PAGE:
The graph on the top of Figure 3a) shows the size of binding table in AP4 during the simulation. We can see that after about 30 minutes of simulation there are 3 mobile nodes hosting on AP4. After a while one of the mobile nodes leaves AP4’s network which can be seen as a decrease of the size of the binding table. Of course the decrease is not linear, it is just the way of OPNET interpretation. After about 50 minutes of simulation all mobile nodes leave AP4 so the size binding table decreases to zero. This can be proved by the bottom part of Figure 3a) that shows tunneled traffic received by Foreign Agent at AP4. As long as there are mobile nodes connected to AP4, respectively to its Foreign Agent, there is

data tunneled to AP4. After all nodes leave this access point there is no more data to be tunneled here and the characteristics goes to zero. In the Figure 3b) on the bottom we can see to which access points (according to their BSS identifiers; AP1_HA1 ≈ 1, AP2_HA2 ≈ 2, etc.) the mobile node MN_1 connects during the simulation. On the top of Figure 3b) there is FTP traffic sent by MN_1 to the FTP server. When compared to the AP connectivity on the bottom of the picture it is clear that the mobile node keeps communicating also after leaving its home network with BSS ID = 1. In further research the dependency of MIPv4 on the network load will also be tested. 4. IMPLEMENTATION OF MIPv4 The mobile IPv4 protocol has been implemented in a laboratory on Cisco 1841 routers equipped with IOS software version 12.4(5b). The tested topology is in the Figure 4. So far the mobility support has been tested through the fixed interface (by plugging the Ethernet cable of MN to different routers), not in a wireless environment like in the simulation.

Figure 4:

Laboratory topology for MIPv4

The tested topology consists of three Cisco 1841 routers, a switch that interconnects them and two computers. One of the computers works as a mobile node, the other one works as a correspondent node with running FTP server. Two of the routers work as Foreign Agents, one is Home Agent. The HA and FA functionality on the routers is enabled by entering appropriate IOS commands in the console [1]. For example, when configuring HA the router has to be set to use MIPv4 first (command: router mobile), then the HA functionality can be enabled (ip mobile home-agent). After that hosts belonging to HA network are specified (ip mobile host [ip address] [interface]) and their security associations are set (ip mobile secure host [ip address] spi [spi] key hex [key] algorithm hmac-mda5). The MIPv4 functionality on the mobile node is enabled by a software client – Cisco Mobile Client (Figure 5a). The main parameters to be set in the client are home address (with subnet mask and default gateway), HA address and security association between MN and HA.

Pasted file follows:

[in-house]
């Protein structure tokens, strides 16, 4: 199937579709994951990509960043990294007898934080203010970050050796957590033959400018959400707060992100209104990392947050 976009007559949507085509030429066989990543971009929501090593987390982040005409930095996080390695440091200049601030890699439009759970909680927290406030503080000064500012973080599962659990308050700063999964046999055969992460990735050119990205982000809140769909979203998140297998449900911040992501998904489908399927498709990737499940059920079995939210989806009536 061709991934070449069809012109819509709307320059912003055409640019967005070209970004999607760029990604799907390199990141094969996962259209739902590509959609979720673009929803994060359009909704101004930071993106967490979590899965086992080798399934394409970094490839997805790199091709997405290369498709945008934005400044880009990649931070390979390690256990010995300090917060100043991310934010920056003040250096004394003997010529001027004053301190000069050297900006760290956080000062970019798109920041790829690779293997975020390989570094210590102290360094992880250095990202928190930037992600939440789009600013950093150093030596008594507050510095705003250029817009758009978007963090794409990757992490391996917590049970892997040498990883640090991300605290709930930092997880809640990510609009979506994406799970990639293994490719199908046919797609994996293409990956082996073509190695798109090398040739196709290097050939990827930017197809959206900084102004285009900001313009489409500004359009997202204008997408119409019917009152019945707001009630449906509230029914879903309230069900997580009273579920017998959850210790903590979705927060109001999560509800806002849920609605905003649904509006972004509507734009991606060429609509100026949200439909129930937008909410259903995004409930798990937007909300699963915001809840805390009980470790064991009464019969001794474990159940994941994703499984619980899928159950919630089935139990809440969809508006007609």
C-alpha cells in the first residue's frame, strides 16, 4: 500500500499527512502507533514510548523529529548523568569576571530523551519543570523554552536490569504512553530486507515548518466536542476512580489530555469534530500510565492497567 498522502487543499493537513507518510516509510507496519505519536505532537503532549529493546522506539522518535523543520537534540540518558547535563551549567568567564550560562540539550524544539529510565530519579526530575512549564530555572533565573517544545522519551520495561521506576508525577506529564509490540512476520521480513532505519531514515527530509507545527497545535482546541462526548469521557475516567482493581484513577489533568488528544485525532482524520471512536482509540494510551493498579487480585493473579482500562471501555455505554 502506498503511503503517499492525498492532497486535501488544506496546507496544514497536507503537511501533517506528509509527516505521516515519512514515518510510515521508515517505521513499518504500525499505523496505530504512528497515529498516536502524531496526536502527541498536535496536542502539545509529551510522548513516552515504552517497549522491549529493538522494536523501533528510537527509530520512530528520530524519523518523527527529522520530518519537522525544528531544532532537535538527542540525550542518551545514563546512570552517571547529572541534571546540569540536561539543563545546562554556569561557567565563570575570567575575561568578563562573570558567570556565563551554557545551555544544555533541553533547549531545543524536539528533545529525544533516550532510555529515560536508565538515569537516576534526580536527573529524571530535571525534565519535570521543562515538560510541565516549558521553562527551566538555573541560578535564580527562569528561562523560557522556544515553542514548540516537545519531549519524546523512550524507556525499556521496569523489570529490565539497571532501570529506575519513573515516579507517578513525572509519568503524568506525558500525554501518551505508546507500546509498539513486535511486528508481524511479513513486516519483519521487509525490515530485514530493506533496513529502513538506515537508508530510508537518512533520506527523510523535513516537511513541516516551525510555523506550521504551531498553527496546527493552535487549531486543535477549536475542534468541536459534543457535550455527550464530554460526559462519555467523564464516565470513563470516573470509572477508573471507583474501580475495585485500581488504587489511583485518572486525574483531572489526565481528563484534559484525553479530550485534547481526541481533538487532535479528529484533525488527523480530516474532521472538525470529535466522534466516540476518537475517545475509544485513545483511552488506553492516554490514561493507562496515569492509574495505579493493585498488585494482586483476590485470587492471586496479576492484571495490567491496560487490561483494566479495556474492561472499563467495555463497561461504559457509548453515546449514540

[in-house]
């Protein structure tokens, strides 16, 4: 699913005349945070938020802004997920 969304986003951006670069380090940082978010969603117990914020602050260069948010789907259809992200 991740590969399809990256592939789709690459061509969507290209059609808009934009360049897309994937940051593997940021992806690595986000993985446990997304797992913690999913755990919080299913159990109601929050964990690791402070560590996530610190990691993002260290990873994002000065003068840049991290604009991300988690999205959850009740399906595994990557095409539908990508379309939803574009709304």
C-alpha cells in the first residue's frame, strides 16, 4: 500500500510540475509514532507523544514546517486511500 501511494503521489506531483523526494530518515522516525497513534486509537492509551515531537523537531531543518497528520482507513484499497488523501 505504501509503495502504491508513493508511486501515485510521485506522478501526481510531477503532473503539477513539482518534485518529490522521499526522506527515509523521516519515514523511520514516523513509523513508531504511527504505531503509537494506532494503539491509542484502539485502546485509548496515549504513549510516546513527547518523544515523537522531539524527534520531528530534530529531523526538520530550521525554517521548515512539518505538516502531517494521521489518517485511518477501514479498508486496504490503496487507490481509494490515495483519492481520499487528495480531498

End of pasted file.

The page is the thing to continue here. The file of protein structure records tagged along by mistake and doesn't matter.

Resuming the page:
a) Figure 5:

b) a) Cisco Mobile Client configuration, b) binding table in HA

After successful configuration of Home Agent, Foreign Agent and Mobile Node the Mobile Node can be connected to a foreign network. As described above in this paper the MN registers with FA and HA. The binding table of the HA in the tested network is shown in Figure 5b). 5. CONCLUSION The performed simulation of MIPv4 protocol in OPNET Modeler and successful implementation of this protocol in real computer network are very important starting points for further research and development in the field of mobility. The simulation can be conveniently used for optimization of agents in wireless domain. It means for example optimizing the handover or IRDP parameters to get the highest performance as far as data loss, delay and jitter are concerned. This can be further used in the laboratory computer network for testing usability of Mobile IP protocol for real-time applications like VoIP. The following research work will also be focused on implementing IP Mobility functions to IP Multimedia Subsystem (IMS). For this goal the simulation environment with perfectly running MIPv4 simulation is absolutely necessary. ACKNOWLEGDEMENT This paper was created in support of GAČR project 102/06/1569. REFERENCES [1] [2] [3] [4] RAAB, Stefan. Cisco: Mobilní IP technologie a aplikace, Grada, 2007, 299 s., ISBN: 978-80-247-1611-4 PRASAD A.R., PRASAD N.R.: 802.11 WLANs and IP Networking - Security, QoS, and mobility, Artech House, Boston, 2005, ISBN 1-58053-789-8 Jani Puttonen, Jyväskylä Polytechnic: Mobile IPv6 in heterogeneous environments OPNET Technologies, Inc: OPNET Modeler Release 12 Product documentation, 2006